As a Scrum Master, it can be difficult to think of a creative new shiny retrospective every sprint. In this blog post, I will take you along in my thought process in selecting a new retrospective, how I come up with my retrospective ideas, and several categories of retrospectives with ready-to-go retrospectives linked in them!
From retrospective idea to a retrospective
When the end of a sprint is nearing, as a Scrum master it is time to think about the retrospective you are going to host. If you have hosted tens or hundreds of retrospectives you might need some fresh inspiration for some retrospective ideas.
The first step in preparing a retrospective is to brainstorm. Are there any things that you noticed during the last iteration of your team? I often write things in my notebook I observe during the iteration. When preparing the retrospective I take a look and see if something stands out.
If the team had some issues with stakeholders, a retrospective idea is to find a form that is based on interactions. If there were several critical bugs on production that made the team jump into “emergency mode”, a retrospective that focuses on quality is a good fit.
Another angle to look at to find a theme for your retrospective is to take a look at what your long-term vision is for the team. Do you notice your team is lacking maturity or progress in a specific area? This can be a good moment to make your team aware and look for improvements.
Find a retrospective form
When I find a good theme for the retrospective during the brainstorming sessions, it is time to turn those retrospective ideas into the perfect retrospective. It is time to look at all the retrospectives you did before, are there any that are a good fit for this theme? It is also a good thing to verify that you did not host this retrospective too recently with this team.
The fun and creative part for me starts when I have no retrospective ready to go. The easy route is to check several websites with retrospectives explained and find one that suits your needs.
The creative alternative is to create a new retrospective form that perfectly suits your needs. Take a theme that the team likes, and build a retrospective around that. A good example of one is the Formula 1 retrospective I hosted a while back.
A collection of retrospectives in different themes I personally tried in the past that I can recommend are listed below. I categorize them in general-purpose, fun, soft skills, and physical.
If there are no specifics you noticed for the last iteration, or maybe you did not have time to properly prepare, you can pick a general retrospective without any focus points.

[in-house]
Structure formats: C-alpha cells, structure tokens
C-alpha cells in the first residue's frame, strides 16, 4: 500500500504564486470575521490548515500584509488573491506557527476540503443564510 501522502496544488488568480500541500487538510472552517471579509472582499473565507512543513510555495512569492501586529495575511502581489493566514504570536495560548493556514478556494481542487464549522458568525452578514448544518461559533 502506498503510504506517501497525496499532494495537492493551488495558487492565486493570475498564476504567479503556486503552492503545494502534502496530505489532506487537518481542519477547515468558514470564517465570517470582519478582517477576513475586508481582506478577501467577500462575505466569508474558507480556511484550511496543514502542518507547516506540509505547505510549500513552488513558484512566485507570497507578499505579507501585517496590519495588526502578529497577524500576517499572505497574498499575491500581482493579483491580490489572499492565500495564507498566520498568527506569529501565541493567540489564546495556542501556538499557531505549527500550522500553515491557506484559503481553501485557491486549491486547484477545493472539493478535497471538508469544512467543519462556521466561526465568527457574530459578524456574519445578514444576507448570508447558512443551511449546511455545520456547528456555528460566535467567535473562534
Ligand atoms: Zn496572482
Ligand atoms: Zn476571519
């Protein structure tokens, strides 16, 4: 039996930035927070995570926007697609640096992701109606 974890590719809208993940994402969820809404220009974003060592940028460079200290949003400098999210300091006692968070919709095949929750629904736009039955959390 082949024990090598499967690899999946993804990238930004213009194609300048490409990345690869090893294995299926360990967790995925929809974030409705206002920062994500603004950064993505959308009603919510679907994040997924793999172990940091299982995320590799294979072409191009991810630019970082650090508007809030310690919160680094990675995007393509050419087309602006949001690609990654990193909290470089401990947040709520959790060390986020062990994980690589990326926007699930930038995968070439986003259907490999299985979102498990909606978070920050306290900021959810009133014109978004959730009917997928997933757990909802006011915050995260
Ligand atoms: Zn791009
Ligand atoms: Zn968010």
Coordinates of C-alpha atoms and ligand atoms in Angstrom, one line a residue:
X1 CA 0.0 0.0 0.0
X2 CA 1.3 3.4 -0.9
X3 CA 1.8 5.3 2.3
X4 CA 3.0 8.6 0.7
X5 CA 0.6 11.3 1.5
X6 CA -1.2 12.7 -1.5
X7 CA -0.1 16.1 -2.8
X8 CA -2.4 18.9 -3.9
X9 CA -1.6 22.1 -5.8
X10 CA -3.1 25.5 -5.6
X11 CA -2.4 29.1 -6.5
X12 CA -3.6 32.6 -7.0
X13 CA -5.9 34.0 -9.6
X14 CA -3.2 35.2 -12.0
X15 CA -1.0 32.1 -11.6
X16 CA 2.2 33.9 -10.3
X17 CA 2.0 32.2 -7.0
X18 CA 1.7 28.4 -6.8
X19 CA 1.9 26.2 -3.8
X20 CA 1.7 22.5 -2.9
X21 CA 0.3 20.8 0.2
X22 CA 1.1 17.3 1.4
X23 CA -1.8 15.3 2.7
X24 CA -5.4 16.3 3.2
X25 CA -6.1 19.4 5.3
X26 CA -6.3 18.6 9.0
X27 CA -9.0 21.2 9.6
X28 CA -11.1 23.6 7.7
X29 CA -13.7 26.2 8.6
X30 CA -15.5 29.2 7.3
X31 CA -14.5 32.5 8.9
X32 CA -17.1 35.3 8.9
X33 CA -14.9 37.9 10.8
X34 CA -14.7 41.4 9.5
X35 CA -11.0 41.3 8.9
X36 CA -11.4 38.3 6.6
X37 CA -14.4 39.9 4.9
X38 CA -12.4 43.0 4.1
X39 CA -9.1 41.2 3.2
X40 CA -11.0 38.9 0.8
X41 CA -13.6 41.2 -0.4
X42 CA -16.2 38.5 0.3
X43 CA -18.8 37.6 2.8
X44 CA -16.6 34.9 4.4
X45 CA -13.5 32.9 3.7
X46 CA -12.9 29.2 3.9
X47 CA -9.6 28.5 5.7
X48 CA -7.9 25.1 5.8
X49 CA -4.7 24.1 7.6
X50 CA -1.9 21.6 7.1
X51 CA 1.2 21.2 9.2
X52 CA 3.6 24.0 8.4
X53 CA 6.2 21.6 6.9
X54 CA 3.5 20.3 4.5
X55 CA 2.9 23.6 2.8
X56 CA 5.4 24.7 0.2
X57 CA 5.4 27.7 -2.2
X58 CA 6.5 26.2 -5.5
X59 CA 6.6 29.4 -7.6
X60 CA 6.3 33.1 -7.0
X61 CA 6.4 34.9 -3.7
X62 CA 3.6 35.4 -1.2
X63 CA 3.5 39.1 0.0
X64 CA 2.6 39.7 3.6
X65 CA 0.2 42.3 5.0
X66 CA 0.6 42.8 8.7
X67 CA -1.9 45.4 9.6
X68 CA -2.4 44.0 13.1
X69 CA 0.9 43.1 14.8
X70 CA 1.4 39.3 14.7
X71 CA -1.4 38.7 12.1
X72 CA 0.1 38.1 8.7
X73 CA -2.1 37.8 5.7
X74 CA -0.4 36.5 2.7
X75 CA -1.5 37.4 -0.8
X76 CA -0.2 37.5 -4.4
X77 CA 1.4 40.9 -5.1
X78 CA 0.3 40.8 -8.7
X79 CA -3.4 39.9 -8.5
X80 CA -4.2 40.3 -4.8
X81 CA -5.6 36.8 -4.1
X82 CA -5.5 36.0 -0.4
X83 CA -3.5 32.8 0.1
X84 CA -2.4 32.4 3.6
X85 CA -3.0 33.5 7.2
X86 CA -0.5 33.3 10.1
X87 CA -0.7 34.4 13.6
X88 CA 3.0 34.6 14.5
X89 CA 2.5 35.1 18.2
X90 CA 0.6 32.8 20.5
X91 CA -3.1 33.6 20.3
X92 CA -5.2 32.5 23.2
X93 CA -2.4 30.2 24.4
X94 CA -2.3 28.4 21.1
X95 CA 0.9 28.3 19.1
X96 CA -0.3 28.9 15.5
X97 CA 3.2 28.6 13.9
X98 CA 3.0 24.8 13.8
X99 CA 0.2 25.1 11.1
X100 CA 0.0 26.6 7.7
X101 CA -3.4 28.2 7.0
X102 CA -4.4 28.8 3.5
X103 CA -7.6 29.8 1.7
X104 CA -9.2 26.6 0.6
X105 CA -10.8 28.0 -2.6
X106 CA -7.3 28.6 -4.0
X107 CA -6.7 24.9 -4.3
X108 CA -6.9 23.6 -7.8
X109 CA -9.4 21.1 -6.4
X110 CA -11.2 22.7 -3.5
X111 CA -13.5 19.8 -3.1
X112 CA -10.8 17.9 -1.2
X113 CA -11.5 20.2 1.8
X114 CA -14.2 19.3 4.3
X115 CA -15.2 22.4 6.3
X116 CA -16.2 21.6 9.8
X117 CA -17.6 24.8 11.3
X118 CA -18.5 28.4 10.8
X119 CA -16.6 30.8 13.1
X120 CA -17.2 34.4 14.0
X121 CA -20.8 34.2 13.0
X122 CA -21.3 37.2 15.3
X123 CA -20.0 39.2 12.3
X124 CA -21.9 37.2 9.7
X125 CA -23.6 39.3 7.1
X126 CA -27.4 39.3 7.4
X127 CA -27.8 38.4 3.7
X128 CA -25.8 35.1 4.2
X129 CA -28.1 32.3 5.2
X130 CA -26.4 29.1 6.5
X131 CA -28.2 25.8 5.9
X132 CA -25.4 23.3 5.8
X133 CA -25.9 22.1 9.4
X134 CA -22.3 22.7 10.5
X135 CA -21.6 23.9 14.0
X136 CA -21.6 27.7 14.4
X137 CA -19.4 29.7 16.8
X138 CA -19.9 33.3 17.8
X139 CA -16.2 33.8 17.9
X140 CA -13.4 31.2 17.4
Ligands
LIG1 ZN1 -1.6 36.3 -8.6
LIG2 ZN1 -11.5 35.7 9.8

I can recommend the following retrospectives:
If you notice your team is in a bit of a rut, deserves a bit of fun after a long and hard period? Then the category fun might be something for you. I noticed that a fun activity that breaks the ice, and gets the team in the good mood, often yields the best results! These retrospectives combine fun, while still taking a look at what can be improved.
Soft skills retrospectives
Sometimes the focus point of the upcoming retrospective should not be on hard skills. When Stack, bugs, and frameworks are not the most important thing that could use improvement, you can pick a retrospective that focuses on the soft skills of the team, or the interaction with stakeholders and other teams. In this category I can recommend the following retrospectives:
If you don’t have a distributed team, you can do a retrospective that requires everyone to be in the same physical room. With the physical aspect in mind, there are some great retrospective ideas you can have to do team building or have an original out-of-the-box retrospective.
You can take several steps to go from retrospective ideas to the perfect retrospective, in summary:
- Brainstorm on what the retrospective focus points should be
- Find a retrospective form that suits your focus points OR
- Create a new retrospective form that suits your needs
If you are in need of more retrospective ideas, check the category page for retrospectives. Here are all the blog posts I wrote about retrospectives.
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